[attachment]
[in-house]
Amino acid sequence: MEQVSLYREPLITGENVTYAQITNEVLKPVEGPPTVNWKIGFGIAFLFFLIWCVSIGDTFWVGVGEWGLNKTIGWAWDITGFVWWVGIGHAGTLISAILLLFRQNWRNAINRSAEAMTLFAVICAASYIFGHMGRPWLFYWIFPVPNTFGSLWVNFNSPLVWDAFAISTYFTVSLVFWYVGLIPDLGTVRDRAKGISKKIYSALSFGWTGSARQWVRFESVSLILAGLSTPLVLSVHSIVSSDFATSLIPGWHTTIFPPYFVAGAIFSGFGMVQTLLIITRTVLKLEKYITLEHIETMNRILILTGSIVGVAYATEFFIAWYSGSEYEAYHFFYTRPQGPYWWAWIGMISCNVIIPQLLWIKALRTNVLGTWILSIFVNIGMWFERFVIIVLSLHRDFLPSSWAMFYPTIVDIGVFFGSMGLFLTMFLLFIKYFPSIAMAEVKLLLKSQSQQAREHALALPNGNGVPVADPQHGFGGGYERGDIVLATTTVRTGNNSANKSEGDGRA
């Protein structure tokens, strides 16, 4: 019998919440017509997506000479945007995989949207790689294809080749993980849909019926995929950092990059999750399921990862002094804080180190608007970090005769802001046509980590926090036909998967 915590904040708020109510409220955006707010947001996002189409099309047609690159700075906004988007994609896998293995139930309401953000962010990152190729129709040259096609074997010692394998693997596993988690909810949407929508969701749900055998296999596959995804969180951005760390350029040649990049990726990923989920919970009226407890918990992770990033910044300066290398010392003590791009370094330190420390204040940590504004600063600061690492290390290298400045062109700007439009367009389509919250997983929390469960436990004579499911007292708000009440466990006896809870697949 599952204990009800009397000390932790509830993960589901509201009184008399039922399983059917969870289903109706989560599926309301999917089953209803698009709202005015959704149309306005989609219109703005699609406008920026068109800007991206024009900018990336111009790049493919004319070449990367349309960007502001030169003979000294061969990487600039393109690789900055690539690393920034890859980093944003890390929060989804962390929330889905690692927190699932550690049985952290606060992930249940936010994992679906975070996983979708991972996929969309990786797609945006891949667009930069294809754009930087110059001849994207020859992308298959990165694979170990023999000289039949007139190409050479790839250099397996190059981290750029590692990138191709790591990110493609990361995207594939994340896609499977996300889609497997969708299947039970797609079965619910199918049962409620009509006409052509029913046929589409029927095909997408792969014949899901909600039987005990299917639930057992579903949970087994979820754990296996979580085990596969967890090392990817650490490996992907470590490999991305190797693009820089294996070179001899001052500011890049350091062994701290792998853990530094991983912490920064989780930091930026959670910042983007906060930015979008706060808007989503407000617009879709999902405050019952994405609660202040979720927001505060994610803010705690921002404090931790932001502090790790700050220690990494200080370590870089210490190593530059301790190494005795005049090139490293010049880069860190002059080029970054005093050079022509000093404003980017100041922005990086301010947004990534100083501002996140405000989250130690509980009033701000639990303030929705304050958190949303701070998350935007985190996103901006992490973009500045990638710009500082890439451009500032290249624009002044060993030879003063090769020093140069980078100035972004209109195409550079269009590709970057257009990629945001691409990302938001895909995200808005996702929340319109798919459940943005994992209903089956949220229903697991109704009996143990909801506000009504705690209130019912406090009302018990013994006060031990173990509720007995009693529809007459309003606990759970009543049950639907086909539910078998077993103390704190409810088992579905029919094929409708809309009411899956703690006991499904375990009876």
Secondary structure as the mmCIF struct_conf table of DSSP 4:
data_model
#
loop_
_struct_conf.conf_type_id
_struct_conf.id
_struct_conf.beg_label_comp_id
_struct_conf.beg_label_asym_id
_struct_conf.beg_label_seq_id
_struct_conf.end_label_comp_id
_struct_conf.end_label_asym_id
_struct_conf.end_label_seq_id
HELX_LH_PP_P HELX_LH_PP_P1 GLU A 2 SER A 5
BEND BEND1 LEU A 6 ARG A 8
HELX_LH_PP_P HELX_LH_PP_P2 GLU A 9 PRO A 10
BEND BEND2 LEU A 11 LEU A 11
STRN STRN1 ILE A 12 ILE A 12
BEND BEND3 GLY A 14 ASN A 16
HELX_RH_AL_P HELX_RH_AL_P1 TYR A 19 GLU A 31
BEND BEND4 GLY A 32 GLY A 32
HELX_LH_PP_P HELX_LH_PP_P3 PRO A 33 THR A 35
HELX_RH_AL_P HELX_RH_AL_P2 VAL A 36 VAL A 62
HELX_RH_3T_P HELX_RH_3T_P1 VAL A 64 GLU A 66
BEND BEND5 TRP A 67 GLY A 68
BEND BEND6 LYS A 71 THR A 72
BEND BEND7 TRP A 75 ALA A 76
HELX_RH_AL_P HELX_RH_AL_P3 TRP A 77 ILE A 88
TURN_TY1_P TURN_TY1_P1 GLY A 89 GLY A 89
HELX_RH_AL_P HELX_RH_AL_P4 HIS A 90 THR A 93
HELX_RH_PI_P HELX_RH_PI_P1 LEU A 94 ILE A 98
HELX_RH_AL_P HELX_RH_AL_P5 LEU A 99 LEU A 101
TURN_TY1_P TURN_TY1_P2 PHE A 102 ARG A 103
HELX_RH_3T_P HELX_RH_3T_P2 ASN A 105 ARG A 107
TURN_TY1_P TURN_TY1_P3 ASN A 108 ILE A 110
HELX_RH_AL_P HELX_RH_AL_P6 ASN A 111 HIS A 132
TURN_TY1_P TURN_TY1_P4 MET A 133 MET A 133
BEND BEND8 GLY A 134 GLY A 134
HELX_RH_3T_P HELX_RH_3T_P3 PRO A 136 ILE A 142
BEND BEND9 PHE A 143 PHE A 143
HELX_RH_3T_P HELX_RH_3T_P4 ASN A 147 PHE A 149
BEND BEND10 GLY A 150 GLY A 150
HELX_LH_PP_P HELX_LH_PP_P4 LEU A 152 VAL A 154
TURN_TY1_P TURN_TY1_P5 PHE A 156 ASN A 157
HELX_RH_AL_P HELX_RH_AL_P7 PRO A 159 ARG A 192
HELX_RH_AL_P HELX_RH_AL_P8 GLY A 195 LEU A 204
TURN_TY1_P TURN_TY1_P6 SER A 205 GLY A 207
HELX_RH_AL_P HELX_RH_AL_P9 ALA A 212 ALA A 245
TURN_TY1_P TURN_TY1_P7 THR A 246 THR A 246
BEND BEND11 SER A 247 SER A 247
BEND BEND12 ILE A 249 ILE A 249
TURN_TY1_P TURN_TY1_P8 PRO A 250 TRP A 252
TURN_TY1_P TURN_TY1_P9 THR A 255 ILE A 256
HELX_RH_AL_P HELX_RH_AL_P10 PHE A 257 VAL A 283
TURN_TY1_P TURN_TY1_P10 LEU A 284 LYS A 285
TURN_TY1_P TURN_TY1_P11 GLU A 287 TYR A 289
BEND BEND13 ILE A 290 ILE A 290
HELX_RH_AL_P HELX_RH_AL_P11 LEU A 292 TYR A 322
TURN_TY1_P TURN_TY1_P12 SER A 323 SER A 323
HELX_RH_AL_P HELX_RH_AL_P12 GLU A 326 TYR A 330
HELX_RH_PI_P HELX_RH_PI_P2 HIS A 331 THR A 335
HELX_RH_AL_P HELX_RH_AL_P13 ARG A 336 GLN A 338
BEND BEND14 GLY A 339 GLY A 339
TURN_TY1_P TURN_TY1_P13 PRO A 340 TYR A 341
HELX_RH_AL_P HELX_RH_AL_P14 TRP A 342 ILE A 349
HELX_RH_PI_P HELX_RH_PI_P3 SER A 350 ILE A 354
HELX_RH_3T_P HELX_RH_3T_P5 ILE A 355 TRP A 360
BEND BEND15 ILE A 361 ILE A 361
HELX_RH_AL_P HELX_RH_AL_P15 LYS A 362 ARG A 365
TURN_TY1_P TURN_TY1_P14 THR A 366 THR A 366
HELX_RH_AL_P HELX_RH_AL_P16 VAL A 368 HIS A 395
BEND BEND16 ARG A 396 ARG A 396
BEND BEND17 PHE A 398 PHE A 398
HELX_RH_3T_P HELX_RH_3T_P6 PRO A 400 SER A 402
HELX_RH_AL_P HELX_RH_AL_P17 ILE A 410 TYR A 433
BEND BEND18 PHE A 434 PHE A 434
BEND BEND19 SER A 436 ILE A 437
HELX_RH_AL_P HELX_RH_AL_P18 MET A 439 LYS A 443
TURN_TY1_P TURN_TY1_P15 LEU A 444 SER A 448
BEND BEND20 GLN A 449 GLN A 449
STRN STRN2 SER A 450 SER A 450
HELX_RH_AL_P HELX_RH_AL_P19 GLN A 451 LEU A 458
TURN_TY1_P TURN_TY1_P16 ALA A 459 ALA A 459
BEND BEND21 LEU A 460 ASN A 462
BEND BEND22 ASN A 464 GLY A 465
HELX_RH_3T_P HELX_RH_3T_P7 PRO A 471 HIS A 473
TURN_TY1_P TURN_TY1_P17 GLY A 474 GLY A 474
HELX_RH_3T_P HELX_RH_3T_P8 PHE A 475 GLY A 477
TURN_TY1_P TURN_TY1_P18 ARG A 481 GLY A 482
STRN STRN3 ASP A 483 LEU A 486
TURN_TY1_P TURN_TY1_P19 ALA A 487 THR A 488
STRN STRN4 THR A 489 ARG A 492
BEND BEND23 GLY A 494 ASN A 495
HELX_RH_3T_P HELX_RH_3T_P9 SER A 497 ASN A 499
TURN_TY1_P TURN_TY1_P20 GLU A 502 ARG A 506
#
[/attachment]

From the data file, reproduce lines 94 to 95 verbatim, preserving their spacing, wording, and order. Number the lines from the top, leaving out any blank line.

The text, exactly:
STRN STRN4 THR A 489 ARG A 492
BEND BEND23 GLY A 494 ASN A 495